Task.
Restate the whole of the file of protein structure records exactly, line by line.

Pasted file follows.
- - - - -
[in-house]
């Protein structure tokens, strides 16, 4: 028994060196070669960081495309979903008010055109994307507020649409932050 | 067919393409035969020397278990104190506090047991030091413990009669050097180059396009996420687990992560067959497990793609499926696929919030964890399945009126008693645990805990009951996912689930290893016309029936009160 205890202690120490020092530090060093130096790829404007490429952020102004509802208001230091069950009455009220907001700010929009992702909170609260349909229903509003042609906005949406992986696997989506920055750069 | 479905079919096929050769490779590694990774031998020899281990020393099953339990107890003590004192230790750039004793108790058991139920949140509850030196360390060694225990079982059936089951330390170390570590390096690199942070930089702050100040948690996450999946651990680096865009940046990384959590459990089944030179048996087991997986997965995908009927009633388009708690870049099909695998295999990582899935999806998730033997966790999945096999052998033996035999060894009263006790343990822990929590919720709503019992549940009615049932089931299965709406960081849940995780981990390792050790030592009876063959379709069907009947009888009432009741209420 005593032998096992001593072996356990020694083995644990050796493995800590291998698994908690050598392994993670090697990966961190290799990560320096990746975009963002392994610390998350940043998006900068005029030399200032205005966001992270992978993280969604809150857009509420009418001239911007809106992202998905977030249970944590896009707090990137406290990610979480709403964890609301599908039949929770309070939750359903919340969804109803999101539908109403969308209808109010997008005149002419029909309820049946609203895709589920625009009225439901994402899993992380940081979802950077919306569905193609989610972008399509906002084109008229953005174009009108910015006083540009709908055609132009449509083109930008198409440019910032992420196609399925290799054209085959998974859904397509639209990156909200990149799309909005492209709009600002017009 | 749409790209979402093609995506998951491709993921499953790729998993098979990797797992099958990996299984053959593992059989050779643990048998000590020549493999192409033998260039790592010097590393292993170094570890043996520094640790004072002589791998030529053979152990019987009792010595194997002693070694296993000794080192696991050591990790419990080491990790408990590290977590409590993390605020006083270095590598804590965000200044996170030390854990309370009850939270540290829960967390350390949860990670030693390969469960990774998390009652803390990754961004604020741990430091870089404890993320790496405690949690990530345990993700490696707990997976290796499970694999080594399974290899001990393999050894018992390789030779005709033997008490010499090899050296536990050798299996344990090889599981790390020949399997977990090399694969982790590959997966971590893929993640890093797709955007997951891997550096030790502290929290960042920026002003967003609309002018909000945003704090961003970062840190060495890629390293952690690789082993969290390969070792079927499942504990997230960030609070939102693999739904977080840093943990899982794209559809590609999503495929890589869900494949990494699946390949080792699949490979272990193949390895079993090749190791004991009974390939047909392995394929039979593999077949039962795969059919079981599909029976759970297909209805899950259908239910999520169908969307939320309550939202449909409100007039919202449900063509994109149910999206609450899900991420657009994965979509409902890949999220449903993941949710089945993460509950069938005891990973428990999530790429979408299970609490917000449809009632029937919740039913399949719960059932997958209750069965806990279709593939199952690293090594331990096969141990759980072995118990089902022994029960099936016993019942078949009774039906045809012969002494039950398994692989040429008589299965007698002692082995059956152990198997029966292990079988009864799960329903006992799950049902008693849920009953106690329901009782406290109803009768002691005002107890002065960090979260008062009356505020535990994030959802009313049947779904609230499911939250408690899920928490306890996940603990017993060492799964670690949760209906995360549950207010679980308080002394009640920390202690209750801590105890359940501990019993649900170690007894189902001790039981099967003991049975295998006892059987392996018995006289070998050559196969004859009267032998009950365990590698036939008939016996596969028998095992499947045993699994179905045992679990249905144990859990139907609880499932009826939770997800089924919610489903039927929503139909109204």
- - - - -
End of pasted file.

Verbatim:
[in-house]
């Protein structure tokens, strides 16, 4: 028994060196070669960081495309979903008010055109994307507020649409932050 | 067919393409035969020397278990104190506090047991030091413990009669050097180059396009996420687990992560067959497990793609499926696929919030964890399945009126008693645990805990009951996912689930290893016309029936009160 205890202690120490020092530090060093130096790829404007490429952020102004509802208001230091069950009455009220907001700010929009992702909170609260349909229903509003042609906005949406992986696997989506920055750069 | 479905079919096929050769490779590694990774031998020899281990020393099953339990107890003590004192230790750039004793108790058991139920949140509850030196360390060694225990079982059936089951330390170390570590390096690199942070930089702050100040948690996450999946651990680096865009940046990384959590459990089944030179048996087991997986997965995908009927009633388009708690870049099909695998295999990582899935999806998730033997966790999945096999052998033996035999060894009263006790343990822990929590919720709503019992549940009615049932089931299965709406960081849940995780981990390792050790030592009876063959379709069907009947009888009432009741209420 005593032998096992001593072996356990020694083995644990050796493995800590291998698994908690050598392994993670090697990966961190290799990560320096990746975009963002392994610390998350940043998006900068005029030399200032205005966001992270992978993280969604809150857009509420009418001239911007809106992202998905977030249970944590896009707090990137406290990610979480709403964890609301599908039949929770309070939750359903919340969804109803999101539908109403969308209808109010997008005149002419029909309820049946609203895709589920625009009225439901994402899993992380940081979802950077919306569905193609989610972008399509906002084109008229953005174009009108910015006083540009709908055609132009449509083109930008198409440019910032992420196609399925290799054209085959998974859904397509639209990156909200990149799309909005492209709009600002017009 | 749409790209979402093609995506998951491709993921499953790729998993098979990797797992099958990996299984053959593992059989050779643990048998000590020549493999192409033998260039790592010097590393292993170094570890043996520094640790004072002589791998030529053979152990019987009792010595194997002693070694296993000794080192696991050591990790419990080491990790408990590290977590409590993390605020006083270095590598804590965000200044996170030390854990309370009850939270540290829960967390350390949860990670030693390969469960990774998390009652803390990754961004604020741990430091870089404890993320790496405690949690990530345990993700490696707990997976290796499970694999080594399974290899001990393999050894018992390789030779005709033997008490010499090899050296536990050798299996344990090889599981790390020949399997977990090399694969982790590959997966971590893929993640890093797709955007997951891997550096030790502290929290960042920026002003967003609309002018909000945003704090961003970062840190060495890629390293952690690789082993969290390969070792079927499942504990997230960030609070939102693999739904977080840093943990899982794209559809590609999503495929890589869900494949990494699946390949080792699949490979272990193949390895079993090749190791004991009974390939047909392995394929039979593999077949039962795969059919079981599909029976759970297909209805899950259908239910999520169908969307939320309550939202449909409100007039919202449900063509994109149910999206609450899900991420657009994965979509409902890949999220449903993941949710089945993460509950069938005891990973428990999530790429979408299970609490917000449809009632029937919740039913399949719960059932997958209750069965806990279709593939199952690293090594331990096969141990759980072995118990089902022994029960099936016993019942078949009774039906045809012969002494039950398994692989040429008589299965007698002692082995059956152990198997029966292990079988009864799960329903006992799950049902008693849920009953106690329901009782406290109803009768002691005002107890002065960090979260008062009356505020535990994030959802009313049947779904609230499911939250408690899920928490306890996940603990017993060492799964670690949760209906995360549950207010679980308080002394009640920390202690209750801590105890359940501990019993649900170690007894189902001790039981099967003991049975295998006892059987392996018995006289070998050559196969004859009267032998009950365990590698036939008939016996596969028998095992499947045993699994179905045992679990249905144990859990139907609880499932009826939770997800089924919610489903039927929503139909109204």